Employer has work-permit offences fine cut
An employer who was fined for work-permit offences has had his fine significantly reduced after appealing the decision of the Chief Immigration Officer to the Supreme Court.
Kenneth Dill Jr, the proprietor of Changes Beauty Salon, was fined $35,000 in April for four violations of the Bermuda Immigration and Protection Act 1956. The fine was handed down on the basis that Mr Dill had allowed Nadine James and her husband, Donovan James, to work for him without work permits.
Mr Dill appealed against the decision of the Chief Immigration Officer, claiming that at the time of the alleged work-permit violations relating to Ms James, she was working without his knowledge or consent. He further claimed that he did not employ Mr James and that the penalty of $35,000 was manifestly excessive and wrong in law.
Justice Stephen Hellman agreed with Mr Dill’s first ground of appeal that Ms James was working without his consent or knowledge. “I am satisfied that in the circumstances, it would be unduly harsh to impose a civil penalty in relation to the work-permit violations involving Ms James,” he said.
“Even had I been satisfied that a penalty was appropriate in relation to the first violation, I should not have imposed a penalty in relation to the second. This is because the immigration authorities did not bring the first violation to the attention of the appellant until after the second violation had taken place. He was therefore not given a reasonable opportunity to correct it.”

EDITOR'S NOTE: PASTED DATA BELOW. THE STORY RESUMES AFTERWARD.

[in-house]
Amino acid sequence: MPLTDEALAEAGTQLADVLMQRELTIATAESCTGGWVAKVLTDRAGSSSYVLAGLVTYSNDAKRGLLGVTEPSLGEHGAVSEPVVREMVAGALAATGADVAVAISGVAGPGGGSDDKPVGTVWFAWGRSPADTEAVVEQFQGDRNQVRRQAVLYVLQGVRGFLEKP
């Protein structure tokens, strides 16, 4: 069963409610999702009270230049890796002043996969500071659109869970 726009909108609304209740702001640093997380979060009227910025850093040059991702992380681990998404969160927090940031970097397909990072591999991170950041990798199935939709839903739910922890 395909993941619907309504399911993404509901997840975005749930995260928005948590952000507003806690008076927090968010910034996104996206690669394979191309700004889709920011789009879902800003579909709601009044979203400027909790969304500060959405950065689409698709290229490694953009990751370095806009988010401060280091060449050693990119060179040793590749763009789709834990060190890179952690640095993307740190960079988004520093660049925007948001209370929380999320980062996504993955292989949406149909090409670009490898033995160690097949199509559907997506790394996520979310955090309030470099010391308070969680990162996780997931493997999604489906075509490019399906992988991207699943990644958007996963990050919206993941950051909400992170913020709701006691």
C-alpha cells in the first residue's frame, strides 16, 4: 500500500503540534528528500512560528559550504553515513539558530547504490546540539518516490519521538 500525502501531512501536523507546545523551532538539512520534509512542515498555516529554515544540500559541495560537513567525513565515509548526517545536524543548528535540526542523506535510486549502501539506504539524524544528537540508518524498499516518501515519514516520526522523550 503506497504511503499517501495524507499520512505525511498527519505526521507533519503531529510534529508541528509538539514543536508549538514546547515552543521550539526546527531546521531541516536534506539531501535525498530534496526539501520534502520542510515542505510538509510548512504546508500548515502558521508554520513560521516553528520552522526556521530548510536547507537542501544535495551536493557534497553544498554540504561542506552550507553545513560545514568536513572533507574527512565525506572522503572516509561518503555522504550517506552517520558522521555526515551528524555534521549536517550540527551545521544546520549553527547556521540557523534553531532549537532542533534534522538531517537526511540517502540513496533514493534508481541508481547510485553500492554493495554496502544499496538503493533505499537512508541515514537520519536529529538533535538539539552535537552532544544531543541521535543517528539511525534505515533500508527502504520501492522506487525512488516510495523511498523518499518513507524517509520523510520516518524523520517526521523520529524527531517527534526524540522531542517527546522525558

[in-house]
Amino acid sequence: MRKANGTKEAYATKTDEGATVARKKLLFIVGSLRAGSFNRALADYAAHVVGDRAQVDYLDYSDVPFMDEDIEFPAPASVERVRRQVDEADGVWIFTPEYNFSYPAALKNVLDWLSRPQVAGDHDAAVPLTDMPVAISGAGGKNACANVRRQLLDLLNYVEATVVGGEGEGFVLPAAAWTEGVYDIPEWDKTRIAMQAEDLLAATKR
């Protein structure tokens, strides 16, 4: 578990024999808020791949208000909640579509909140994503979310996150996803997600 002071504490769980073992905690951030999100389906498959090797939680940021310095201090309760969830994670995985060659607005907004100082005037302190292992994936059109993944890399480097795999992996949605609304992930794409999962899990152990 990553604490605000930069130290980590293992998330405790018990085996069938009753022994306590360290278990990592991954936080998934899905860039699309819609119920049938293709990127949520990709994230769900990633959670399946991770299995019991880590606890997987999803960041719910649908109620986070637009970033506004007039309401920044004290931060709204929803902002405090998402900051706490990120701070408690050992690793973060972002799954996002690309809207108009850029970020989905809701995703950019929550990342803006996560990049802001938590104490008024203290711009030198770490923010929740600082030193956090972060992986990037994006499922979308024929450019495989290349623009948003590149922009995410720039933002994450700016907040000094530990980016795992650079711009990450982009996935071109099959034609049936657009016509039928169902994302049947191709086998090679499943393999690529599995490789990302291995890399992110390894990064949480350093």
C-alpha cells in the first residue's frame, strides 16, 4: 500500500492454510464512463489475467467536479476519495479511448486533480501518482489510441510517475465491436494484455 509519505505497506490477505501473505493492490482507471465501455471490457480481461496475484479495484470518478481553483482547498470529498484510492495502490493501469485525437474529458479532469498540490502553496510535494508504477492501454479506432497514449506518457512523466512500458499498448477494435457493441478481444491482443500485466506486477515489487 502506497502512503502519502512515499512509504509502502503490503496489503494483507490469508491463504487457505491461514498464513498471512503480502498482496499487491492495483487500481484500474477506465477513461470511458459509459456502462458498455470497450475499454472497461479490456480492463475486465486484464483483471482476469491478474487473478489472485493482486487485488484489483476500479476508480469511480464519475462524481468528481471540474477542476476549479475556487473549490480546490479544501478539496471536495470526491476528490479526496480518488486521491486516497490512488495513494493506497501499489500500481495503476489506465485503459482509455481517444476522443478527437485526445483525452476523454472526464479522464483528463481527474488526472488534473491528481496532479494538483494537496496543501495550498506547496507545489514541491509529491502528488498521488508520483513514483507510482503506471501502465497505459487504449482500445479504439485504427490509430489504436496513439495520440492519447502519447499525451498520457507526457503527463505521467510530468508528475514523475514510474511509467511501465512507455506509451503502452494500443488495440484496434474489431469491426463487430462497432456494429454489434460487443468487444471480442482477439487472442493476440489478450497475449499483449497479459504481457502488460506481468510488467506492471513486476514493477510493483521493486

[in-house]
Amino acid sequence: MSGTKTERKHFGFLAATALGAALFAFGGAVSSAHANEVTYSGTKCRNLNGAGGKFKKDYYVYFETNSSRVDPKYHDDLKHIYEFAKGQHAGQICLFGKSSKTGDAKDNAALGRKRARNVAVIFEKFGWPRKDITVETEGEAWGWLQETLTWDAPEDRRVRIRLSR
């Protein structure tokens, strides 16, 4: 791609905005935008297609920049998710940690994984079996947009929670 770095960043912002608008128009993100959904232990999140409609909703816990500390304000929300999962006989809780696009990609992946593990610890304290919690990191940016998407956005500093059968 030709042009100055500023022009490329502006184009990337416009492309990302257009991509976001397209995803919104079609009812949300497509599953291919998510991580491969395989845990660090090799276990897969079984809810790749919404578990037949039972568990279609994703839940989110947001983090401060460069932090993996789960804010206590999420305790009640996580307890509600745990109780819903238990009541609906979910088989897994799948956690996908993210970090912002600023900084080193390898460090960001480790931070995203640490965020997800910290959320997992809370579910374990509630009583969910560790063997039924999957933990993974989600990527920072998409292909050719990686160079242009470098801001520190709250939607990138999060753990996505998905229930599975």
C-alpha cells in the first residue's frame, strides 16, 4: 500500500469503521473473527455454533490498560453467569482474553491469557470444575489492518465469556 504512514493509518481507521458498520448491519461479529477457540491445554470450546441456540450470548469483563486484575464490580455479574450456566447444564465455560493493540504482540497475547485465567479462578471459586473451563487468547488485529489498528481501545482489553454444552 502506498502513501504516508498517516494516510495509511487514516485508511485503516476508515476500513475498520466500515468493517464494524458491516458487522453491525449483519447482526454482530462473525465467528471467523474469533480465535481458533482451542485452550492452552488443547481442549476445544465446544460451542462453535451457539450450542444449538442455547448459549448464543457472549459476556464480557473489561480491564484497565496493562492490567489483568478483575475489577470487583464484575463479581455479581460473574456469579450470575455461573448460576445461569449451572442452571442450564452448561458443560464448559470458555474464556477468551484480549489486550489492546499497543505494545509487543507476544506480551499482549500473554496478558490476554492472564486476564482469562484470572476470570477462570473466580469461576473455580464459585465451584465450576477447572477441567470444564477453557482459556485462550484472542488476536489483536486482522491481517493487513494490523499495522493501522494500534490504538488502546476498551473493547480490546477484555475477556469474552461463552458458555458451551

Mr Justice Hellman also ruled that the penalty imposed by the Chief Immigration Officer was excessive. “Section 71A (3) provides that there shall be a $5,000 penalty for a person’s first violation and a $10,000 penalty for each subsequent violation within a period of seven years, beginning with the date of the first violation,” Mr Justice Hellman said. “The respondent concluded, perfectly logically, that in the present case that meant one penalty of $5,000 — because there can only be one first violation — and three penalties of $10,000.
“In my judgment, it follows that the reference to a person’s first violation in section 71A (3) is to a person being dealt with for a violation for the first time, even if on that occasion he or she is being dealt with for more than one violation.
“Thus, had I found that the four separate penalties should be imposed upon the appellant, the appropriate amount would have been $20,000 [ie, four times $5,000], rather than $35,000 [ie one times $5,000 and three times $10,000).”
The Supreme Court judge added: “In the present case, I have found that the appellant should be subjected to a civil penalty for two violations. As they are both first violations, the penalty is $10,000 [ie two times $5,000].
“The decision notice is quashed and in substitution for a penalty of $35,000 for four work-permit violations, I impose a penalty of $10,000 for two work-permit violations.
Shawn Crockwell, representing Mr Dill, told The Royal Gazette that his client’s case was the first to look at how the fine structure was applied under the legislation.
“The significance of this case is that it is the first time to my knowledge that this section of the legislation has been challenged in court, and the first time a judge has looked at how the penalties should be broken down.
“It provides clarity to an area that was previously uncertain.
“We are pleased with the significant reduction in the fine, and that the judge took a just and equitable approach to the alleged violations. However, I would prefer if such matters could be appealed directly to the minister, rather than force individuals to pursue appeals at the Supreme Court, which is obviously a costly exercise.”
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